Should teenagers have a say when big financial decisions are made in the family? The Wall Street Journal asked two financial experts to weigh in.
Yes, include teens
Lazetta Rainey Braxton, co-CEO at 2050 Wealth Partners in New York, says parents should include a teenagers’ input. If handled correctly, the teen will find the experience empowering and educational.
“To really learn how to manage money, teenagers need to be invited into conversations about big purchases,” she said.
Parents need to take that input seriously and let the teen know their opinion is valued.
Teens can make astute observations and are capable of grasping the complexity of big financial decisions and their consequences.
Including them at the table will improve their confidence and teach them valuable financial lessons they can carry into adulthood.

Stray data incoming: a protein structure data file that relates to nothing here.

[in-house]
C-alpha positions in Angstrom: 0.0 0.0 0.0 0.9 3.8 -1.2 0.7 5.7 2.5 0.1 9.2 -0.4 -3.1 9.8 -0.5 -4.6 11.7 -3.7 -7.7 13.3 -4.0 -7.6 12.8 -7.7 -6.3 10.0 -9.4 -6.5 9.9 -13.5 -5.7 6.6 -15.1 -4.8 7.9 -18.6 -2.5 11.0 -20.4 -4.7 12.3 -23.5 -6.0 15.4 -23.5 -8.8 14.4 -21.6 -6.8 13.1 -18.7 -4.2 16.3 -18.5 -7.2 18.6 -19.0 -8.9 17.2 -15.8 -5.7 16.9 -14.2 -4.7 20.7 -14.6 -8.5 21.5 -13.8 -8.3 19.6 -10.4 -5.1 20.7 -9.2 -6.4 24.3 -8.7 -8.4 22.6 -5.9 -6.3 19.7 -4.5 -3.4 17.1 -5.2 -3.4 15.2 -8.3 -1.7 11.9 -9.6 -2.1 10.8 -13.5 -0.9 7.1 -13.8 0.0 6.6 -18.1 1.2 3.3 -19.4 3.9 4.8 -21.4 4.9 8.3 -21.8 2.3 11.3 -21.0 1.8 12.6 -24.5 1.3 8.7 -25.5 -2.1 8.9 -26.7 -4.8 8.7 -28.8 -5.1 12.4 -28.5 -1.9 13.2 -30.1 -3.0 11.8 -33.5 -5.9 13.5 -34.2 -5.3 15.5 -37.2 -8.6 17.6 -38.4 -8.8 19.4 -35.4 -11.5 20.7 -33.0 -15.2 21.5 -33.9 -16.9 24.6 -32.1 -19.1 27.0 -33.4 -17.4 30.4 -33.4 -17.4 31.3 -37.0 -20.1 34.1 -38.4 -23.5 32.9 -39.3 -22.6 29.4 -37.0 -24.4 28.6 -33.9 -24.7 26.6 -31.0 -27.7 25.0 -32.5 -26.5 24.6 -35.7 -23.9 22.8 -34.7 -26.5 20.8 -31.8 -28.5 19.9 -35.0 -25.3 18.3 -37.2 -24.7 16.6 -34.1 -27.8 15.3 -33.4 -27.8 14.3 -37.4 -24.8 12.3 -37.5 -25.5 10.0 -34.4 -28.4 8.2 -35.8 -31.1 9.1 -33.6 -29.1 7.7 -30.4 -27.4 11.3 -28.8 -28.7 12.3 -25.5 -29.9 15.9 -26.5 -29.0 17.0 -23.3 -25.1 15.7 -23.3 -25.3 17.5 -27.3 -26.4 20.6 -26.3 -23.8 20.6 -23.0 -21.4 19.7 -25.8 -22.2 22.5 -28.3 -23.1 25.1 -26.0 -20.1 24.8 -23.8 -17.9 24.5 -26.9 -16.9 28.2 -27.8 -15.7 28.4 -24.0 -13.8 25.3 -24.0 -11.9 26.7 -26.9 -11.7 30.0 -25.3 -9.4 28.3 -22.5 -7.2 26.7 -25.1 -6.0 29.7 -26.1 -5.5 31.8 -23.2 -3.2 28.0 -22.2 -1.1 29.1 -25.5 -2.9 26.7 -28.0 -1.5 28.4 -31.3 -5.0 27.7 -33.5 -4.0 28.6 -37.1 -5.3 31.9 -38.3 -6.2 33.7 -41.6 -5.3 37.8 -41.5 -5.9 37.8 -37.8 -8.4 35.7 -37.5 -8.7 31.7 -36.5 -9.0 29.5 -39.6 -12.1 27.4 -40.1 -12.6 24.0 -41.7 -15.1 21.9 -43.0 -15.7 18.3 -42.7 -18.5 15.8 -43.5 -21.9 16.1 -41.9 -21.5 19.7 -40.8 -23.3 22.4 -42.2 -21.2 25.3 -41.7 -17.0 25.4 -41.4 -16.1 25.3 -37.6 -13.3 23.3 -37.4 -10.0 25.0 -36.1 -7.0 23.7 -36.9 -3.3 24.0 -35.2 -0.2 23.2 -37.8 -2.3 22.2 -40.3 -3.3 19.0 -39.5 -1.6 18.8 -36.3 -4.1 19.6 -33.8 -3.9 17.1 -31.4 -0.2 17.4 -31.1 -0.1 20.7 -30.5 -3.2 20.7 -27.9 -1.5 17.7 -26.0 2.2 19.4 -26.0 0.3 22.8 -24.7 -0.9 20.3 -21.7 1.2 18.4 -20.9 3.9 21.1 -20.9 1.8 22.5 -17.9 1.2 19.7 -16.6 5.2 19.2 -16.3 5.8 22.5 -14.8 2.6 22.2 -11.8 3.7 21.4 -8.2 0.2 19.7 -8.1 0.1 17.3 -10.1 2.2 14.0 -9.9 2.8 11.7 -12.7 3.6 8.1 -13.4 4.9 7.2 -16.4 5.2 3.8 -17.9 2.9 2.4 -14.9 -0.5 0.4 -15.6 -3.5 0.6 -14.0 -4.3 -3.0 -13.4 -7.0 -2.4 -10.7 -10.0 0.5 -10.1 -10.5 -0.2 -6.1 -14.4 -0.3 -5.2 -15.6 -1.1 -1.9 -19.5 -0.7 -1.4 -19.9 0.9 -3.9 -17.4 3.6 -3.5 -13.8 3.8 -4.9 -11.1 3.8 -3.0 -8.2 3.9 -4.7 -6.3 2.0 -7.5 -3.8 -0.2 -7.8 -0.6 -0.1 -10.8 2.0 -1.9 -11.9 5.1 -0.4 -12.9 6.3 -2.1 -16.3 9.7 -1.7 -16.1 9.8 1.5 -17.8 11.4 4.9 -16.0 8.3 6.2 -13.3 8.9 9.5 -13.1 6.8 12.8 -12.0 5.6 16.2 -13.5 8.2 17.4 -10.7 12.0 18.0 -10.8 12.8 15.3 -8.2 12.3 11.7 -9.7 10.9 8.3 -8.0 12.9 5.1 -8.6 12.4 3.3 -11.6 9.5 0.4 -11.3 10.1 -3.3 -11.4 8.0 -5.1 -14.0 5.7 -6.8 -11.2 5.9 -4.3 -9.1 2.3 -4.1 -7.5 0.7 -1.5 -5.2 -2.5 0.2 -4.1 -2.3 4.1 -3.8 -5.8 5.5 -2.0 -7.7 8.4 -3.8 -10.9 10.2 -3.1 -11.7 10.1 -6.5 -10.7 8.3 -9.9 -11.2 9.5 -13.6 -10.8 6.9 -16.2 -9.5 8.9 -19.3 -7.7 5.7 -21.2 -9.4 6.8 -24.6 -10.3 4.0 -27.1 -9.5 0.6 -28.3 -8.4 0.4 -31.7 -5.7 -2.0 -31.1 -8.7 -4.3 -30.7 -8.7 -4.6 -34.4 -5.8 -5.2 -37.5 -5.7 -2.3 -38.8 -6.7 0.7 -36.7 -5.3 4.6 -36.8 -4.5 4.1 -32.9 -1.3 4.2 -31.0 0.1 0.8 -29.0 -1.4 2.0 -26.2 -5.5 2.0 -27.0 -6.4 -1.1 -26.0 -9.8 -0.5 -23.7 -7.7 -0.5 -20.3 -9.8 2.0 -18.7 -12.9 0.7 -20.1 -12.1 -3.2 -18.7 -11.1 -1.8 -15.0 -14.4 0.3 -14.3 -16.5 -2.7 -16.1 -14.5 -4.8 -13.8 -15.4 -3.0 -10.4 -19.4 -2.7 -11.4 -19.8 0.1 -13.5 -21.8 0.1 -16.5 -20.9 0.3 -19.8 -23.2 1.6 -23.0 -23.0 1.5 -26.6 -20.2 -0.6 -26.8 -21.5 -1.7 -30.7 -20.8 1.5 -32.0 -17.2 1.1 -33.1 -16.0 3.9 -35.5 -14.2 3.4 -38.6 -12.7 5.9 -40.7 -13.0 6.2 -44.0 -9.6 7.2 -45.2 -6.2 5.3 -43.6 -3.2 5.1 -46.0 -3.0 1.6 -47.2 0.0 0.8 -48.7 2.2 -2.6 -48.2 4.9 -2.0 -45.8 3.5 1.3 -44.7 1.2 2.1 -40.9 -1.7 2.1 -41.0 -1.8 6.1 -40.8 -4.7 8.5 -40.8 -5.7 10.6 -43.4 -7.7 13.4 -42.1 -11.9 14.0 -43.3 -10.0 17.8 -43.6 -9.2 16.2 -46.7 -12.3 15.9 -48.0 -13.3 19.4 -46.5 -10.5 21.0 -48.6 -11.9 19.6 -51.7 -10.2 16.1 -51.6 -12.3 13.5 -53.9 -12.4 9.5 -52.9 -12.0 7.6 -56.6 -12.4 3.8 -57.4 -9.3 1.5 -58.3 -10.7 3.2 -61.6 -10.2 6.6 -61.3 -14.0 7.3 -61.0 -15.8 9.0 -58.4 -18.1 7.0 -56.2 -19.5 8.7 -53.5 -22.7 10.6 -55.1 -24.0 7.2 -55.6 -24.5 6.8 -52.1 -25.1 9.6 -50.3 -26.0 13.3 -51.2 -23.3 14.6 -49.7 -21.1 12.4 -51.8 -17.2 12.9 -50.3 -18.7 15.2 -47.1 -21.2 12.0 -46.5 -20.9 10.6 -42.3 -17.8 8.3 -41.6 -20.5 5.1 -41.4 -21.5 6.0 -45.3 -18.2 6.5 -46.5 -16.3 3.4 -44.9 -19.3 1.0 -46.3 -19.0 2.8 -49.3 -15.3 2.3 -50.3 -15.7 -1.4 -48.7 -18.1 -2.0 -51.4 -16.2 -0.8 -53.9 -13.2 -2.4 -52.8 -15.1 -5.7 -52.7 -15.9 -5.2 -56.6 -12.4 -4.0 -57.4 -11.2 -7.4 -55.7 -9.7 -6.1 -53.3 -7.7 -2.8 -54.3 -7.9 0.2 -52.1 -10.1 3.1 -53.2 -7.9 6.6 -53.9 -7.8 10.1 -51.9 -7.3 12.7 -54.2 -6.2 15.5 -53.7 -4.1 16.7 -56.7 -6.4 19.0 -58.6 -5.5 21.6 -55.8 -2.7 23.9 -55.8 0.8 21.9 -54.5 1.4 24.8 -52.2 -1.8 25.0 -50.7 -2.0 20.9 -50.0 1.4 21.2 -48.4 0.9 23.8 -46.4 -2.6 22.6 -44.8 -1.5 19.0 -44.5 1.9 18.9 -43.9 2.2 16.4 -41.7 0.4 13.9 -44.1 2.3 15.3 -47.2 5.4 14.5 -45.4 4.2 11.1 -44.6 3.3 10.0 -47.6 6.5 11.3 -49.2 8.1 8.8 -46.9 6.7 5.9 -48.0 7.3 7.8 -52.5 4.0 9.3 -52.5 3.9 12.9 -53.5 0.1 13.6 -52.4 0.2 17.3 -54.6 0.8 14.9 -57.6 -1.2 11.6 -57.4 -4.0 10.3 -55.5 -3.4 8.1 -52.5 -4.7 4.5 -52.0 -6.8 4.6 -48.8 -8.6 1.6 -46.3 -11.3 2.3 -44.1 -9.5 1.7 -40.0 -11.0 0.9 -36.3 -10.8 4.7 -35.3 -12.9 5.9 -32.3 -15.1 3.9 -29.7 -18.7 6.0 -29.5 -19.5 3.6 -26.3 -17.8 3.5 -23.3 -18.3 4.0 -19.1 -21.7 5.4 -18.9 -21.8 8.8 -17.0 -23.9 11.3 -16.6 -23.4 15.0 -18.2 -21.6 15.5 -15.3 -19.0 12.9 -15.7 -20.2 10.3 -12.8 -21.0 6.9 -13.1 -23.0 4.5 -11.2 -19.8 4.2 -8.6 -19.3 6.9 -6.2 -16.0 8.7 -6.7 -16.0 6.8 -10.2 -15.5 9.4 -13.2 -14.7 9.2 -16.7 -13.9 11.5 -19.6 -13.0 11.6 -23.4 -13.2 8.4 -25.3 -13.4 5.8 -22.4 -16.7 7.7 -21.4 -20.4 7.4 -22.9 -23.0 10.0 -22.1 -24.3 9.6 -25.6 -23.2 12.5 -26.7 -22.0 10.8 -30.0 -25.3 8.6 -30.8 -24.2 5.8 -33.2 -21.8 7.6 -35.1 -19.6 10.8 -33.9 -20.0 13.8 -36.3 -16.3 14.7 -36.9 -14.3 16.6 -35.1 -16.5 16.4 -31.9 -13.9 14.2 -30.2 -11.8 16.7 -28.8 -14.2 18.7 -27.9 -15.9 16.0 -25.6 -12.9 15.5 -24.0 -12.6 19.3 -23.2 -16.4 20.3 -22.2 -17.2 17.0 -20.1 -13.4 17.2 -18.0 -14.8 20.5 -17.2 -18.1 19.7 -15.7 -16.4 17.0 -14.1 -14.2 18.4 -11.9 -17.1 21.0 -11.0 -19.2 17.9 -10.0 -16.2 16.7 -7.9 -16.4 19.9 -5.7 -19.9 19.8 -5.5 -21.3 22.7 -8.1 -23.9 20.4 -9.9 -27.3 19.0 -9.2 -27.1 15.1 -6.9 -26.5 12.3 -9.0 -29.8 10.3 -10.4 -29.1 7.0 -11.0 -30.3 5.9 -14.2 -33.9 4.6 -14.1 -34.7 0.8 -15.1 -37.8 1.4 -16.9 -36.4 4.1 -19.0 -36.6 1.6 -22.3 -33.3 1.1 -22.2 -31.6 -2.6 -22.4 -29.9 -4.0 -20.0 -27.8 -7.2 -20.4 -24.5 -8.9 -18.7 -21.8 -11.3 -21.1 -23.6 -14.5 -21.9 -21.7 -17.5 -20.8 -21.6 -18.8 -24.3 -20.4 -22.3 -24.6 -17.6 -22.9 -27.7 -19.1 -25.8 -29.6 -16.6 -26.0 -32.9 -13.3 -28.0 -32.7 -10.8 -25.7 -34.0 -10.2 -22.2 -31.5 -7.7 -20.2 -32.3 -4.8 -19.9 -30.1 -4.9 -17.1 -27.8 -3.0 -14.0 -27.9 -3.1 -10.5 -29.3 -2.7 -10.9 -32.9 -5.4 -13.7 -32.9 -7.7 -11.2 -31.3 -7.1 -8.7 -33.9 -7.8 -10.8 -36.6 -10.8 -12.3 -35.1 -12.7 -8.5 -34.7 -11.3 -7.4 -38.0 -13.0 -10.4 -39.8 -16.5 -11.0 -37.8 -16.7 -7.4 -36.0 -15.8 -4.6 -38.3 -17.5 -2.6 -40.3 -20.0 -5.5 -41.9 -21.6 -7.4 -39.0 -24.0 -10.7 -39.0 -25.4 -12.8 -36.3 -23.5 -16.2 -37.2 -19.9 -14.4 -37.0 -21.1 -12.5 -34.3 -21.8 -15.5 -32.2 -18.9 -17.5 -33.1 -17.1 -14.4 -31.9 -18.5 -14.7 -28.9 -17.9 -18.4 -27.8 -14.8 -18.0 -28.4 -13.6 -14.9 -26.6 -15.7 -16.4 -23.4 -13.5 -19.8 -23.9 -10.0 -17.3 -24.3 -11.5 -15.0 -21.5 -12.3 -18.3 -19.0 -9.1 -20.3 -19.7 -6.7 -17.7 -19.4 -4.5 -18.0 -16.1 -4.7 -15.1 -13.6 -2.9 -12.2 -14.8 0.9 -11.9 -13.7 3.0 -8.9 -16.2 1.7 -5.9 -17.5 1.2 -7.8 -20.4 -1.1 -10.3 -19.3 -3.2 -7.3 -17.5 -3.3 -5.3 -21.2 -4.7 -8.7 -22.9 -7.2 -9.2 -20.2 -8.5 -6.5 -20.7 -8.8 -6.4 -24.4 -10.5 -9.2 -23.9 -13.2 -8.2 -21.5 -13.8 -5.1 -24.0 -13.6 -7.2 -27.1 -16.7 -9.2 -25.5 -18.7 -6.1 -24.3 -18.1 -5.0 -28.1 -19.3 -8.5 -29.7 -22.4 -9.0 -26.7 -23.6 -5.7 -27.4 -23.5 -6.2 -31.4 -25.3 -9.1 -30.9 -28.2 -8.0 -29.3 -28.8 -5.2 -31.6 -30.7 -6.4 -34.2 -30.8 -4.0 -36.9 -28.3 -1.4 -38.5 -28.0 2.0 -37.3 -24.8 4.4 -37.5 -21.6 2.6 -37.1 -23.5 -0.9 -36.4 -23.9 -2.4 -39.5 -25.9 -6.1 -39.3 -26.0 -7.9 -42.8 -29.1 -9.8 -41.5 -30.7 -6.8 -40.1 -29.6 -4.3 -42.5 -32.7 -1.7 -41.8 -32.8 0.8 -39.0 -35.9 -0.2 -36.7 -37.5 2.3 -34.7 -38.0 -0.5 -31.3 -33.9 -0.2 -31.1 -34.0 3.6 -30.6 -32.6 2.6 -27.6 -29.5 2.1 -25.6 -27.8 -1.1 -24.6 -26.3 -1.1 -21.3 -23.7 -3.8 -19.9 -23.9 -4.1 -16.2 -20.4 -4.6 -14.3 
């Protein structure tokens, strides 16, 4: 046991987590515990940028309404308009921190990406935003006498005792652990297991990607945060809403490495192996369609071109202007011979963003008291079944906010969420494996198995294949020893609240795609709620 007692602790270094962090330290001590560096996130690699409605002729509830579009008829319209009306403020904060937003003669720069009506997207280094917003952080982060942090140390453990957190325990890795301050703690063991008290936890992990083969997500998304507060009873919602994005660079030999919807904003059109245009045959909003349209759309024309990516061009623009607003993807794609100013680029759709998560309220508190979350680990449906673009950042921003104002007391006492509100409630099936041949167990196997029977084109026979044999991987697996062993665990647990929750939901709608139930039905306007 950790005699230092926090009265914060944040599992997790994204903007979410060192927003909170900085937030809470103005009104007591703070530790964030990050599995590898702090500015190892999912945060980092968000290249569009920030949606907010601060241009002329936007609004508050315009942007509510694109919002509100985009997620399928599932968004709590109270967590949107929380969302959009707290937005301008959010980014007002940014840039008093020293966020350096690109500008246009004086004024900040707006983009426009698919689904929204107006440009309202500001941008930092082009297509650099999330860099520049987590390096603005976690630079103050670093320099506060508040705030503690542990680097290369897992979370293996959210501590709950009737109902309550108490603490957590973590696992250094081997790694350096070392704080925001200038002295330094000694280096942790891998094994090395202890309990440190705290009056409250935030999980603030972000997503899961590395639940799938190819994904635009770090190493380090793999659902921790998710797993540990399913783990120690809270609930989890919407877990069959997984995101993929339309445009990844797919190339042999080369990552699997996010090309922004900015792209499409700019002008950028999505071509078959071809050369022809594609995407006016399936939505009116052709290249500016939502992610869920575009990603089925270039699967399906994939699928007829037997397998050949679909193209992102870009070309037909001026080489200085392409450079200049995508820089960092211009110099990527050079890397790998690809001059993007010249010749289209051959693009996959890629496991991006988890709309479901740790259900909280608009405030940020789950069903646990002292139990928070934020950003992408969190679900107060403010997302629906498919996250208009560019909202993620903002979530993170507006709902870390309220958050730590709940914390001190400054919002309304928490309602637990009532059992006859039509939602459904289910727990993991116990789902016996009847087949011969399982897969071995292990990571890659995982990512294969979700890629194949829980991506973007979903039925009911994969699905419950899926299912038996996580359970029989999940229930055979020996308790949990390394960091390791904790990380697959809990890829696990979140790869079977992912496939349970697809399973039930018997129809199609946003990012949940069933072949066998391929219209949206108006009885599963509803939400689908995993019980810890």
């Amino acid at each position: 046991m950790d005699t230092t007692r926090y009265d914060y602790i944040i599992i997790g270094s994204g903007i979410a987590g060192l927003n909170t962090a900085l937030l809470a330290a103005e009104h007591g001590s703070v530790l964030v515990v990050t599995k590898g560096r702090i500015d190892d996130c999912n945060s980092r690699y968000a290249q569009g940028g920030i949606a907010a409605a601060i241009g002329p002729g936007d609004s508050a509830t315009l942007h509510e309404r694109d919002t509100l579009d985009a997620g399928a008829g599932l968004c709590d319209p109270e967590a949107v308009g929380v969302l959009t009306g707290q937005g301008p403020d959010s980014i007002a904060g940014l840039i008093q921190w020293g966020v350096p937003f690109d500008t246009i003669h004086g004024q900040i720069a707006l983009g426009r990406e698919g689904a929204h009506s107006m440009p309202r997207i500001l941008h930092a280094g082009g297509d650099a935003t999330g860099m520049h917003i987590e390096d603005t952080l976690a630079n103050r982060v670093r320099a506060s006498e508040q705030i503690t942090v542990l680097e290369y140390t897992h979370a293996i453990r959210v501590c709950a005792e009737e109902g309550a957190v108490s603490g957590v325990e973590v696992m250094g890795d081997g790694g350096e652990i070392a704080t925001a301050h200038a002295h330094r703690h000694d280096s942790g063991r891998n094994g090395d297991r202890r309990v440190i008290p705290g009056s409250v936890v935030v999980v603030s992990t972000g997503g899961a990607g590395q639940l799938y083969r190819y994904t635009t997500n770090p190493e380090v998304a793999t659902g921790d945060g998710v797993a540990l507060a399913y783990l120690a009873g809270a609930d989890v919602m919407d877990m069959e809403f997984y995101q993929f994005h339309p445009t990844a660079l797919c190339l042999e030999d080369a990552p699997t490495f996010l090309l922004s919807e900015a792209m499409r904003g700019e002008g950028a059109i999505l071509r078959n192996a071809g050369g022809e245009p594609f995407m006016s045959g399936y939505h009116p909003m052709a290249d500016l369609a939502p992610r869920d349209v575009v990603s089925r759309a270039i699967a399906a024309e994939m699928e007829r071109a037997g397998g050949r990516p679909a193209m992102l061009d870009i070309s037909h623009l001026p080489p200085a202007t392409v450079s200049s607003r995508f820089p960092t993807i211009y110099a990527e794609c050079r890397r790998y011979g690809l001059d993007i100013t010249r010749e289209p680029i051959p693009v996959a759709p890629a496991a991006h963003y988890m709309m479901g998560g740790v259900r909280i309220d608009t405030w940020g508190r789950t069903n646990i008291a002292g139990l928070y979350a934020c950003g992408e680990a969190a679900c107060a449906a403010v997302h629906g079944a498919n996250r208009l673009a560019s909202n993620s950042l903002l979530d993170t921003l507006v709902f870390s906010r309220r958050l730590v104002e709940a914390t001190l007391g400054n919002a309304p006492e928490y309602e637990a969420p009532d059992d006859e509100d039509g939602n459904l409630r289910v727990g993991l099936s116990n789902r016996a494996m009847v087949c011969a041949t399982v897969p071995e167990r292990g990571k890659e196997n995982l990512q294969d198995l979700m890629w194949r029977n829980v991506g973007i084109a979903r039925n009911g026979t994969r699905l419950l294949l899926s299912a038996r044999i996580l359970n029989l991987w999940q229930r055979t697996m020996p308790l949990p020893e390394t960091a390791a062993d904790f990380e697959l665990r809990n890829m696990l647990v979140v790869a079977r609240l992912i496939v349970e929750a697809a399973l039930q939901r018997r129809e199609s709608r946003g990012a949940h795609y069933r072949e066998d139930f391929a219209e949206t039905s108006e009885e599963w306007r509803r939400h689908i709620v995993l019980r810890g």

No. Don’t include teens.
Michelle Perry Higgins, a financial planner and principal at California Financial Advisors in San Ramon, Calif., says including teenagers in big financial decisions gives the impression they are in control.
Educate your teens about a financial decision, but don’t give them an actual say.
“One of the reasons parents tell their teenagers they are not yet adults is because the children are inexperienced in making difficult and sometimes complicated decisions, especially about spending large amounts of money,” she said.
Teens may base decisions on emotions of the moment.
Pretending teens can give valuable input without them understanding the issues or having skin in the financial game does not help prepare them.
If parents make it clear they are discussing large purchase decisions with the intent of educating, not soliciting advice, then the teenager won’t be disappointed that the car their parents decide to buy is a pickup truck instead of a hot new sports car.
Read more about what these two financial experts have to say at the Wall Street Journal here.
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